As we make our way into Kayaba, it is very easy to point out groups of youth seated together. Dommy and I walk to them. They are very happy to see us. We begin by explaining why we are interested in talking to them, and all their faces light up. They all love the idea of a clinic within their locality. To explain further we remove the tablet from the bag so as to demonstrate exactly what kind of clinic we intend to bring. We flip around the photos that we had pre-loaded on the iPad showing our current clinic. It was amazing how they all come closer, and they all want to have a hold of it as they view the photos.

Respondents giving feedback

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Moving door-to-door, kiosk-to-kiosk as we interview women in both Mukuru Kayaba and Hazina, we are getting to learn so much from them. Once we have finished asking the questions, they all seem to have questions for us too. For instance how soon we intend to have a micro-clinic in the area, in case we have patients registering, will they get a registration card for it.

Two women from Hazina responding to the survey

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At the end of the day the survey to us was very educative, we learnt a lot from the communities concerning health related issues. Some responses were not surprising- the respondents echoed the need for more lab facilities, especially for stool testing given the poor sanitation services. Others demanded more comprehensive health, asking for health talks on nutrition and dentist services. Access Afya is working on putting together membership packages to include these things.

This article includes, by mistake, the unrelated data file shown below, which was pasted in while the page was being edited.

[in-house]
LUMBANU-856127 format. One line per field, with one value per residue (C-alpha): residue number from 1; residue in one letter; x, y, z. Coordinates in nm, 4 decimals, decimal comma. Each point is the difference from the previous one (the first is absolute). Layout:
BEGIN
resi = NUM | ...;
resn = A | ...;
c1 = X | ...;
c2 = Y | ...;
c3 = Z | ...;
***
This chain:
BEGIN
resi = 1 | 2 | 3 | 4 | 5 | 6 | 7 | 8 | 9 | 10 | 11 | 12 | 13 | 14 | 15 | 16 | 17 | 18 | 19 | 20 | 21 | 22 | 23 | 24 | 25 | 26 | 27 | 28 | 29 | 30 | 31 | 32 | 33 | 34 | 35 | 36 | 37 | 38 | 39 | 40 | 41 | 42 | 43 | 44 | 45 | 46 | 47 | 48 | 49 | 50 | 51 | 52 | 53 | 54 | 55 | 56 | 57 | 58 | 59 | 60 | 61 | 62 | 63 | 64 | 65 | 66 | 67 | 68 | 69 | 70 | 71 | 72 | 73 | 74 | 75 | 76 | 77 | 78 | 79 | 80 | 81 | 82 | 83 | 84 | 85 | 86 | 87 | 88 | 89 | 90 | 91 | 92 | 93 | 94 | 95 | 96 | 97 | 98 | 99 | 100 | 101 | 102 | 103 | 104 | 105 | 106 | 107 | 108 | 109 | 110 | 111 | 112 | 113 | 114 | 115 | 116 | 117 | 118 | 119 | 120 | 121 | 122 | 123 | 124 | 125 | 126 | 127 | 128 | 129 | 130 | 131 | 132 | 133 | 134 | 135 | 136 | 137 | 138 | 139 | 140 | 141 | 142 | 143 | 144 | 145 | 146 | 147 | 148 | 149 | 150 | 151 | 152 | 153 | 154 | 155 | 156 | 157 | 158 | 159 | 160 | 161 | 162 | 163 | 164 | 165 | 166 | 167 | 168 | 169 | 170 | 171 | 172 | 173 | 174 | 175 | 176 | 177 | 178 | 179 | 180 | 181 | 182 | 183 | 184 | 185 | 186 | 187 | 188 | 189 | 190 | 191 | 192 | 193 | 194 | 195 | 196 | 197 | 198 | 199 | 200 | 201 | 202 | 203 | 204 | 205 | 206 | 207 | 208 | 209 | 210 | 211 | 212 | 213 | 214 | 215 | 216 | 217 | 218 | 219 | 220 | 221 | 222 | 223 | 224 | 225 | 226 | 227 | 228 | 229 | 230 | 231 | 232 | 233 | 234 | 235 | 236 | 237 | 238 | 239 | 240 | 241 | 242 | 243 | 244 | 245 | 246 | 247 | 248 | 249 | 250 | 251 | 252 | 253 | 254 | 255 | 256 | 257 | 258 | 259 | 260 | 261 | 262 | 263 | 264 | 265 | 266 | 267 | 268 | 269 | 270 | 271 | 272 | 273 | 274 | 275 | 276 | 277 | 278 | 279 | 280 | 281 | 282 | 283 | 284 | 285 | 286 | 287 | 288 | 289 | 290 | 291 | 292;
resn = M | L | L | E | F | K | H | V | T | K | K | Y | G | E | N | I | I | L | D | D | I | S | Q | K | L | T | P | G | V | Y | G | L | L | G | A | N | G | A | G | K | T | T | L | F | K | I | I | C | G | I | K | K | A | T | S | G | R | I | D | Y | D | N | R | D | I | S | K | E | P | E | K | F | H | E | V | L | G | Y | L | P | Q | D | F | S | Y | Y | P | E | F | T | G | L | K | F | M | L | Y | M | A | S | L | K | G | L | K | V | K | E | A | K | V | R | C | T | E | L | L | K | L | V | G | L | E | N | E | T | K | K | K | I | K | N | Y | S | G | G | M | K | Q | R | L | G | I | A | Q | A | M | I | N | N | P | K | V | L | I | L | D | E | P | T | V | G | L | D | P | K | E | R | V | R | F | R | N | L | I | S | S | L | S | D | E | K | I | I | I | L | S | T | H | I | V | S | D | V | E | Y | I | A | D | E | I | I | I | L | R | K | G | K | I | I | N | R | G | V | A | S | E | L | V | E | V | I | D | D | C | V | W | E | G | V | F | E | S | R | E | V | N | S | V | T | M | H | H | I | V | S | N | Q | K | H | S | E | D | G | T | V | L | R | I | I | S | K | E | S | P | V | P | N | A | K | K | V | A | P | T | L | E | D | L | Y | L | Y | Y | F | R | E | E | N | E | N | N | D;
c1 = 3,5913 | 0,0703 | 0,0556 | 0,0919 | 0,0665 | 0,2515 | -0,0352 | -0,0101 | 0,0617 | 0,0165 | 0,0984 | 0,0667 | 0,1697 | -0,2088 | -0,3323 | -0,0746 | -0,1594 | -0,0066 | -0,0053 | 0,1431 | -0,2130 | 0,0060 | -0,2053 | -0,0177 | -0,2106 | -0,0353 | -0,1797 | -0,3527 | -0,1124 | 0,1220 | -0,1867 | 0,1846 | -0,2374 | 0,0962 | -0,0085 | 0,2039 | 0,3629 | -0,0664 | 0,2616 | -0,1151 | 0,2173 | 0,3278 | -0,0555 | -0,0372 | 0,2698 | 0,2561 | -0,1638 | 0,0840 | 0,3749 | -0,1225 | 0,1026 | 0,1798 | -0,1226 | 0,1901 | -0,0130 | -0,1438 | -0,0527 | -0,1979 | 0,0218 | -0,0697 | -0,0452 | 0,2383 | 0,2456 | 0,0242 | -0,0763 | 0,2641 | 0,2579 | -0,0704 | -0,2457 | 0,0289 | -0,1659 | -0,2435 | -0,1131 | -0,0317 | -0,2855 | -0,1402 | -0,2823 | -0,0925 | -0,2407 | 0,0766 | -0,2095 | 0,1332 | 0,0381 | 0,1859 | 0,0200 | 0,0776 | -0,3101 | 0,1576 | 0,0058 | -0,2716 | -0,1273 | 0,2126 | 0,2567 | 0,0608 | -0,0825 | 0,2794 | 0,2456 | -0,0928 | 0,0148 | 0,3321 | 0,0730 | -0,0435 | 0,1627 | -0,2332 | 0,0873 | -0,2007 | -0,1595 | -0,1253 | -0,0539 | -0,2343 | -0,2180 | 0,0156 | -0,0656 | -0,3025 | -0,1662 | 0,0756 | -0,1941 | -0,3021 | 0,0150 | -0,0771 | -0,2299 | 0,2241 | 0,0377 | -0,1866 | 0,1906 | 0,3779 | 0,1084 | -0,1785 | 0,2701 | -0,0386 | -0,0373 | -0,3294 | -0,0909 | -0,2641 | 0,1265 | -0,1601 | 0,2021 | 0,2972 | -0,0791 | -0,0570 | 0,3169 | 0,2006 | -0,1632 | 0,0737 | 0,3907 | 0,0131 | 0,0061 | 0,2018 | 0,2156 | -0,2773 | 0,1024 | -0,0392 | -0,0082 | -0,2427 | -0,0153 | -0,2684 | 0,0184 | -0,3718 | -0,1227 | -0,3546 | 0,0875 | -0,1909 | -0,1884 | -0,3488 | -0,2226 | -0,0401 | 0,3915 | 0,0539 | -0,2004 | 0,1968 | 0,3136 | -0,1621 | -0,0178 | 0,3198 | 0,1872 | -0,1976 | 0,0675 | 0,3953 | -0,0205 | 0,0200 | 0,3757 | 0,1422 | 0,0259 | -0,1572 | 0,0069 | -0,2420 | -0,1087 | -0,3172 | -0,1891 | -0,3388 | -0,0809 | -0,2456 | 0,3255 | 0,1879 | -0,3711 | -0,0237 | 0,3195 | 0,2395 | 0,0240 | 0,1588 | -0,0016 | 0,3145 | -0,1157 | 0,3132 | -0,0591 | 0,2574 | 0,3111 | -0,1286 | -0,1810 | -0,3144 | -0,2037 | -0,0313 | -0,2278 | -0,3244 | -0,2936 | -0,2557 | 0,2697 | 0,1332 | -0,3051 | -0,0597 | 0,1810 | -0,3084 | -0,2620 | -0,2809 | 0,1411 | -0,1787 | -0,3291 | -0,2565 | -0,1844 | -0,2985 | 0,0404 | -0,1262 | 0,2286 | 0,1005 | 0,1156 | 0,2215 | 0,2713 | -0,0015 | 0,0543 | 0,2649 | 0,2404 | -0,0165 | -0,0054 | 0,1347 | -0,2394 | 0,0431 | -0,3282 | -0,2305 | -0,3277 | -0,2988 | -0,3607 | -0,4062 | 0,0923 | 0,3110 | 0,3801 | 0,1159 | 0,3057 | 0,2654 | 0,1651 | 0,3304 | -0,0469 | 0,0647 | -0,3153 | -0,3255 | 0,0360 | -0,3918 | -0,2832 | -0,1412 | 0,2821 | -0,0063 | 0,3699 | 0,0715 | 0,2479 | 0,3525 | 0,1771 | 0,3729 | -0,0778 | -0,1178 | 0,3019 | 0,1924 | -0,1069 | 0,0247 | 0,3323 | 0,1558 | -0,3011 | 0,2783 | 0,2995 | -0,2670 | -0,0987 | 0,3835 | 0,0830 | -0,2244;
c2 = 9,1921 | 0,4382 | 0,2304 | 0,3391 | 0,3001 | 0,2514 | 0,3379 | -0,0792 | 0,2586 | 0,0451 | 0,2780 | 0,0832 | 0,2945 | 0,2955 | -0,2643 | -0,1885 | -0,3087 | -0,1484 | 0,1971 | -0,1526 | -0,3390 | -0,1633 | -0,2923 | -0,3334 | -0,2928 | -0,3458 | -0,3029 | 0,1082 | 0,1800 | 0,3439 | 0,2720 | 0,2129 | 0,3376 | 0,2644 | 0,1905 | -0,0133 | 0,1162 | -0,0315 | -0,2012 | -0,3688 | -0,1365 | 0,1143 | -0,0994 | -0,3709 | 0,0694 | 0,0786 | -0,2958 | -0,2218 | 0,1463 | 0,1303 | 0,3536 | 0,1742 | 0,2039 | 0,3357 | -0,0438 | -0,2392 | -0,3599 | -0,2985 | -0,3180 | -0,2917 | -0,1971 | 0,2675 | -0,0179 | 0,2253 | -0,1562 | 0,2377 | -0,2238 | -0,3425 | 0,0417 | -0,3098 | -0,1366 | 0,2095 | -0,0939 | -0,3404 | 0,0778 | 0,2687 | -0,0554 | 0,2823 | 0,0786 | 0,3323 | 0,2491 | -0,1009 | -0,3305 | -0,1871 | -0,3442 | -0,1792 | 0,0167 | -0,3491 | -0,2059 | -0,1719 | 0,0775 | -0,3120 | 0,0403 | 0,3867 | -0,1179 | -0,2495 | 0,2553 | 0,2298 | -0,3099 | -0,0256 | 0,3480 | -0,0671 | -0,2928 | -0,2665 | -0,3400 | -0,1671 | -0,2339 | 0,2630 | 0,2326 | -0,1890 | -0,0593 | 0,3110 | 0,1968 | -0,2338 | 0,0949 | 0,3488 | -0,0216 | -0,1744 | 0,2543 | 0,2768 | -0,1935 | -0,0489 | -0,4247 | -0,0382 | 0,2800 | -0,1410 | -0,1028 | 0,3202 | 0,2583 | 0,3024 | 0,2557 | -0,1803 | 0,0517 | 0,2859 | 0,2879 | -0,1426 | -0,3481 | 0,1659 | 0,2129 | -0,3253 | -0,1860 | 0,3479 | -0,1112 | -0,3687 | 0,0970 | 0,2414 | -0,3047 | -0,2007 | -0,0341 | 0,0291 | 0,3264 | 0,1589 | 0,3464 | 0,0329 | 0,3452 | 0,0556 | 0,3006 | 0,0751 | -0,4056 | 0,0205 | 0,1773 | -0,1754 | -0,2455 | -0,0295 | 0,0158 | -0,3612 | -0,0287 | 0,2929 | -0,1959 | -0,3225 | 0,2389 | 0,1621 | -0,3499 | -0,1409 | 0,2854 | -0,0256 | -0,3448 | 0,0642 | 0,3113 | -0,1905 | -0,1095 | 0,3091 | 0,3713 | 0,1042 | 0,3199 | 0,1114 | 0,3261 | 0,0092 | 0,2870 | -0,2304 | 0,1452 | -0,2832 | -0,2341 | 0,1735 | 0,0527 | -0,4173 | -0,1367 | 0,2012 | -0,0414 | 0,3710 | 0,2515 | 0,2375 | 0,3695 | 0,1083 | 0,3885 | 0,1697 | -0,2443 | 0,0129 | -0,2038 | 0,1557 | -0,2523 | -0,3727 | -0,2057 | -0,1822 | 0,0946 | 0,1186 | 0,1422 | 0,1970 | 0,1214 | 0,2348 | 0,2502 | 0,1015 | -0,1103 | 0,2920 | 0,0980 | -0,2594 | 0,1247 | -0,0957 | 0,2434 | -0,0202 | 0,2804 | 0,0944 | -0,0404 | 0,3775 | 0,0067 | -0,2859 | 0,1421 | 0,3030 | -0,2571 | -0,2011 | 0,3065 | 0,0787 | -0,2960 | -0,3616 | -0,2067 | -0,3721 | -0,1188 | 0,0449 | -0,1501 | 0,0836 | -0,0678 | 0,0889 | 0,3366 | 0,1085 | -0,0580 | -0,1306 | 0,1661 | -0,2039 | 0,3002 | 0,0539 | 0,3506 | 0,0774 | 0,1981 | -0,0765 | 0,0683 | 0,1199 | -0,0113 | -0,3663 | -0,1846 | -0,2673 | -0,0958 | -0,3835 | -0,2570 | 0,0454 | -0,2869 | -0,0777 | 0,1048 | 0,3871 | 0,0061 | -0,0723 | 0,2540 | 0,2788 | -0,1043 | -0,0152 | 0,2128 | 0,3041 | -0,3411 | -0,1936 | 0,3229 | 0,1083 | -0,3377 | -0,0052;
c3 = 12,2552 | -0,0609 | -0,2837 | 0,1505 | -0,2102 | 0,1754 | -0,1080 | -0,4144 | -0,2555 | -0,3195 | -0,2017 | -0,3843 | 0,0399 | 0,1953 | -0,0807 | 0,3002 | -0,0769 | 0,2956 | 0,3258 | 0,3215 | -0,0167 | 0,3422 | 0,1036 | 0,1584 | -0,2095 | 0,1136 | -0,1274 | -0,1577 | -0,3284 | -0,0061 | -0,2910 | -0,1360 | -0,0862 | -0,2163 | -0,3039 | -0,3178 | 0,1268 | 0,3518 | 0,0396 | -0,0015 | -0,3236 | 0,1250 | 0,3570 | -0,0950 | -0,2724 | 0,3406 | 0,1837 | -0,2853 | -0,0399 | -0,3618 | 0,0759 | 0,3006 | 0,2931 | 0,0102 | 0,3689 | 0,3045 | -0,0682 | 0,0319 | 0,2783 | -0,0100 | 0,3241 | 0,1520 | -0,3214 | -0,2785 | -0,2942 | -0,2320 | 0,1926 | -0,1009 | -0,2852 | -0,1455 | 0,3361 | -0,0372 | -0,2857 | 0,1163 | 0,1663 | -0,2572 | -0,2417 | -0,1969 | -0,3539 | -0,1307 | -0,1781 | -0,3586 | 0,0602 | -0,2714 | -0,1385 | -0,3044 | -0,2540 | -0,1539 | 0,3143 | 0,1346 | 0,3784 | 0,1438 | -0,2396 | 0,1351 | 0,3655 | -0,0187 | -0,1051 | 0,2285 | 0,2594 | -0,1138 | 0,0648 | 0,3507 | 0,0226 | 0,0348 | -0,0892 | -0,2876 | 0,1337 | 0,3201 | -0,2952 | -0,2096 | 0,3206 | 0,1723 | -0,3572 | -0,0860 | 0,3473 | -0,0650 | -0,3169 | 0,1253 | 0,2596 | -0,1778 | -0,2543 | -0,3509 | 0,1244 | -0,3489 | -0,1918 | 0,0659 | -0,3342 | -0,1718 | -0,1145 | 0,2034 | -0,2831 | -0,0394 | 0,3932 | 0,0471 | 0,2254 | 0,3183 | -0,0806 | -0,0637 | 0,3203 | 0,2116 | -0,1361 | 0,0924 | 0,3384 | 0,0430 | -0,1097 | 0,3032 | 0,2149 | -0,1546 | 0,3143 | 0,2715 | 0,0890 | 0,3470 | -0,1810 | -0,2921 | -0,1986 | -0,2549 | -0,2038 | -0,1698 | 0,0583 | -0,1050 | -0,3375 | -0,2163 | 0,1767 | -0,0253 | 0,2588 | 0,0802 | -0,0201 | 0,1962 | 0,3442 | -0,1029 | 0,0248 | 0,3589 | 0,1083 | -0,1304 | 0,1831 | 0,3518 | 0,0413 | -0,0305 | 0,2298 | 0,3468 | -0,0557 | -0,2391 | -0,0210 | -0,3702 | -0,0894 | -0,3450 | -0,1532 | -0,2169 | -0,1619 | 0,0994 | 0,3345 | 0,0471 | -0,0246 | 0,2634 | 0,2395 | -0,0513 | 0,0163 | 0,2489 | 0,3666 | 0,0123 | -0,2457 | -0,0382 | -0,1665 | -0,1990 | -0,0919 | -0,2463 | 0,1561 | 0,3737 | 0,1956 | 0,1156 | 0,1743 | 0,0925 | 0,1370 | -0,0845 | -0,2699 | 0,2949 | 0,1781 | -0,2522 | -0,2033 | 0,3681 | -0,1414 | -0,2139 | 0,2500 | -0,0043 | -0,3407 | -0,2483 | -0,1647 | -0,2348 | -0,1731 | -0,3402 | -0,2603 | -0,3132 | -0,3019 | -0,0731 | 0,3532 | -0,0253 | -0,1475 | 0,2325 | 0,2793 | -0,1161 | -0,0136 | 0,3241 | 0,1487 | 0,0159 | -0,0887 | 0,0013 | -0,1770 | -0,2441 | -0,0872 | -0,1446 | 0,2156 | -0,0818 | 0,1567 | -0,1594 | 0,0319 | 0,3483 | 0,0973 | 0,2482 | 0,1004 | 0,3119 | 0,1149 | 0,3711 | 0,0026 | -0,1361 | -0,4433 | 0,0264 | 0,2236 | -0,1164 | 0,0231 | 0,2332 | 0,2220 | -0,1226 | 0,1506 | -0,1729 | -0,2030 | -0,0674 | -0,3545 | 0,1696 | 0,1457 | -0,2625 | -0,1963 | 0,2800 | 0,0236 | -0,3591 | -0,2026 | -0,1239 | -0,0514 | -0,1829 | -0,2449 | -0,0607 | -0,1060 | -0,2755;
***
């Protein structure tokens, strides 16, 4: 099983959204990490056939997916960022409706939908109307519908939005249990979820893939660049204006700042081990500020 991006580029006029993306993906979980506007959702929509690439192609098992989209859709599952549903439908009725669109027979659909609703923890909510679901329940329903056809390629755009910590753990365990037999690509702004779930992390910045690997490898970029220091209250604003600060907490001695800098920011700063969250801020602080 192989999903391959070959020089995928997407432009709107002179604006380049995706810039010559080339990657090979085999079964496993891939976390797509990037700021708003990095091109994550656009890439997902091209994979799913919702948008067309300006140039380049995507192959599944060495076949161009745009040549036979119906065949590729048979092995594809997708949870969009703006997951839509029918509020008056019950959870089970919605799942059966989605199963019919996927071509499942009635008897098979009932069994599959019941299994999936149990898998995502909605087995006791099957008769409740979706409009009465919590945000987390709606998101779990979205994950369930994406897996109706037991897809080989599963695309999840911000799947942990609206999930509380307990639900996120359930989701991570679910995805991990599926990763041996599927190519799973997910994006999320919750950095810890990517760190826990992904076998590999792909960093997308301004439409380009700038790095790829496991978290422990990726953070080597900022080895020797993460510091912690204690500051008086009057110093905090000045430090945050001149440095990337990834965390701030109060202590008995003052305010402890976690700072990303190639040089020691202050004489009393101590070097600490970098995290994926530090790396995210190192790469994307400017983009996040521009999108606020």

A lady sharing her story with Dommy



We look forward to having a second micro-clinic in either of the sites. With time we hope to have several micro-clinics in the slums to ensure that quality health care is given to all people.

Diabetes: Not a popular word in Kenya

by Access Afya

[Written by Kelly Thoma. Kelly is from Seattle, Washington and is currently in Kenya for the summer as a fellow with Access Afya.]


It seems he has three names: Anthony, Vincent, or Vinny. I’m still not quite sure what to call him but it seems like a lot of the patients feel comfortable calling him Vinny, which I see as a good sign.

vinnyVinny works at the Access Afya clinic in Kisii village as a clinical officer. Vinny and I started by talking about his history in the medical field. He graduated from Kenya Medical College at the Nairobi campus in 2009 and has been working in a hospital or clinic ever since. Vincent has worked at Partners for Health and Mbagathi District Hospital here in Nairobi, as well as medical camps in almost every region in Kenya.

I asked him what he thought were the serious medical conditions he encountered the most often in the clinic on a weekly basis- what were the big health issues for his patients? He told me that the serious health concerns he has for his population of patients is diabetes, as well as hypertension and cancer.

In an interview published this month, Executive Director Alex Chika Ezeh of African Population & Health Research Center, who is based out of Nairobi, was asked about public health trends across Africa. Ezeh pointed out how serious of an issue diabetes is and how it isn’t one of the main issues that is being addressed by health programs and organizations in contrast to issues receiving lots of attention and programming like Family Planning or HIV.

“There are few interventions aimed at improving adolescent health, which is a precursor to adult health…Current evidence suggests that most of the behavioral factors that affect NCDs risk originate in the early adolescent years. Therefore, addressing such factors will be important for sustained improvement in health in sub-Saharan Africa. Earlier diagnosis is also critical. Up to 80 percent of Africans with diabetes don’t know they have the disease—as a result, they suffer complications sooner and die earlier in life” said Ezeh.